Councillor sounds alarm on Six Nations Housing Crisis

By Turtle Island News staff
The housing crisis is coming to a head on Six Nations with a severe lack of housing and land available for members after years of underfunded housing services.
Six Nations Elected Council (SNEC) Councillor Helen Miller has been sounding the alarm for more than two years warning Indigenous Services Canada is pushing to expand devolution of housing to First Nations.
Miller gave SNEC an update on the Assembly of First Nations (AFN) Chiefs Committee on Housing committee at SNEC’s Political Liaison meeting on January 23. She reiterated that her recommendation is, and has always been, for Six Nations to start its own housing authority.
“There’s so many people that can’t find housing that don’t have houses. Rent is so high in Brantford, they can’t afford to live in Brantford. There’s a lot buying those little sheds. I think personally. They could be fire hazards. It looks like it could go up in flames. There’s a lot of sad looking trailers. I’m seeing more trailers in the community because people are having a housing crisis. A lot of people probably don’t qualify for a housing loan. We have a housing crisis,” she said.
Miller said the AFN did a nationwide housing needs study and have asked the federal government to provide the $135 billion needed to create adequate housing on first nations across the country, but she noted that Ontario First Nations would only receive 31 per cent of that and she doesn’t know what Six Nations would receive. She’s not confident the AFN will even get anything close to their $135 billion request.
“People are taking whatever they can get in terms of finding a house, so we are in a housing crisis. couple that with a land crisis because people can’t find land too,” she said. “So we have those two crises right now. I think we really need to start doing what we can do. We need somebody to figure out what we can do.”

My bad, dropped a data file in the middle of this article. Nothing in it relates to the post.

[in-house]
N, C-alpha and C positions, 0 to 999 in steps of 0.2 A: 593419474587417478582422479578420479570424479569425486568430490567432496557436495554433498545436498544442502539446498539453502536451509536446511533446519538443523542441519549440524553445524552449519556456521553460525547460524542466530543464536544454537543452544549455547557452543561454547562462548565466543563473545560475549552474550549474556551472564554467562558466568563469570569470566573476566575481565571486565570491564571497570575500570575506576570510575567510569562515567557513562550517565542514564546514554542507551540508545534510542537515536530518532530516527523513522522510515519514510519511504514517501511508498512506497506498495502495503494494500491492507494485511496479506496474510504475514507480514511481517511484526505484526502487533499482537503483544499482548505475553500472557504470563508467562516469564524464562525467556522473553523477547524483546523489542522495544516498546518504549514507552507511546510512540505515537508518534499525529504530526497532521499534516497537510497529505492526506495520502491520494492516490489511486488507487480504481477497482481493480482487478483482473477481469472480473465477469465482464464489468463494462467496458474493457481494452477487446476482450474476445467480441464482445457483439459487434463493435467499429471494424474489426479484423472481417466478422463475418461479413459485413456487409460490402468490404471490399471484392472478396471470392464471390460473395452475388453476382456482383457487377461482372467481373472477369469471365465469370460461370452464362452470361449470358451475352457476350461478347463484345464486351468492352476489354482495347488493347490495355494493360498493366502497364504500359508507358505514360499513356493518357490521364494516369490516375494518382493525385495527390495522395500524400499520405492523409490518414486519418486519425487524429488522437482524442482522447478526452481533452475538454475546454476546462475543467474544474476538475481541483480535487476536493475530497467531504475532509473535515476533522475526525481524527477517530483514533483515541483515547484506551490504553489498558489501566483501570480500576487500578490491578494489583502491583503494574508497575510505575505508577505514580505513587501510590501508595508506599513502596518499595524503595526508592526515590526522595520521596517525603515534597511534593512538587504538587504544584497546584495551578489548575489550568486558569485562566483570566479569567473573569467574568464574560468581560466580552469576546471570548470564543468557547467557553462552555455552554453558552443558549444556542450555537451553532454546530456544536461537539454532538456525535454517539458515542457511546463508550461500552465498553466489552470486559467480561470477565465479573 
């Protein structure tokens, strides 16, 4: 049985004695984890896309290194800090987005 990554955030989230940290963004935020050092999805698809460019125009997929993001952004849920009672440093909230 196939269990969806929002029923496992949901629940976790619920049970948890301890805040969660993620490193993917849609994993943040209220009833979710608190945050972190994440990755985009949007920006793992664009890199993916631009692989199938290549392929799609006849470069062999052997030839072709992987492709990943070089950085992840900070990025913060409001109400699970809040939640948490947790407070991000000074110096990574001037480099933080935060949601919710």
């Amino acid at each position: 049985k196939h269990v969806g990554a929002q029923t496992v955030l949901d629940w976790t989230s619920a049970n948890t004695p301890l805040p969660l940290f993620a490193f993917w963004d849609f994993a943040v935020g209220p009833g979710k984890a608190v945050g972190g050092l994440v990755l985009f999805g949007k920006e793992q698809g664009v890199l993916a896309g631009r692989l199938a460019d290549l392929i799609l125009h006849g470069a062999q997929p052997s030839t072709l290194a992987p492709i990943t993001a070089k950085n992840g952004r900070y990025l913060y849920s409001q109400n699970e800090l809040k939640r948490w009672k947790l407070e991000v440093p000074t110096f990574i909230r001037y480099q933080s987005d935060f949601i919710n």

She’s also concerned about Bill 23, the More Homes Built Faster Act and what it will mean for both lands around the reserve and community members. She’s also worried about the revamping of the land transfer to reserve process and how that could affect Six Nations ability to grow and provide more land to community members to stem the housing crisis.
“We really need to get on the ball here with this,” she said.
Councillor Hazel Johnson suggested using band owned lands to build homes on, much like other housing.
Elected Chief Mark Hill said it’s already in the works and the chief’s office and CEO Darrin Jamieson are looking into the issue.
“Darrin alluded to the fact of an Infrastructure Task Force for looking into what we want to accomplish. It should start hitting the ground in the springtime on some initiatives. There’s many things, many moving parts to this,” he said.
He also said Six Nations needs to make sure the AFN and Chiefs of Ontario know Six Nations will be going its own way when it comes to a housing authority.
Miller is also wary of Minister of Indigenous Services Patty Hajdu’s statement that her department is looking into “alternative governance for First Nations.”
“I caught that, what does she mean, alternative governance? What are they doing? I wonder if that’s not the reason [Minister of Crown Indigenous Services] Mark Miller snuck down and met with the Haudenosaunee Chiefs Confederacy Council and if that has something to do with that,” she said. “It’s up to us what kind of governance we have.”

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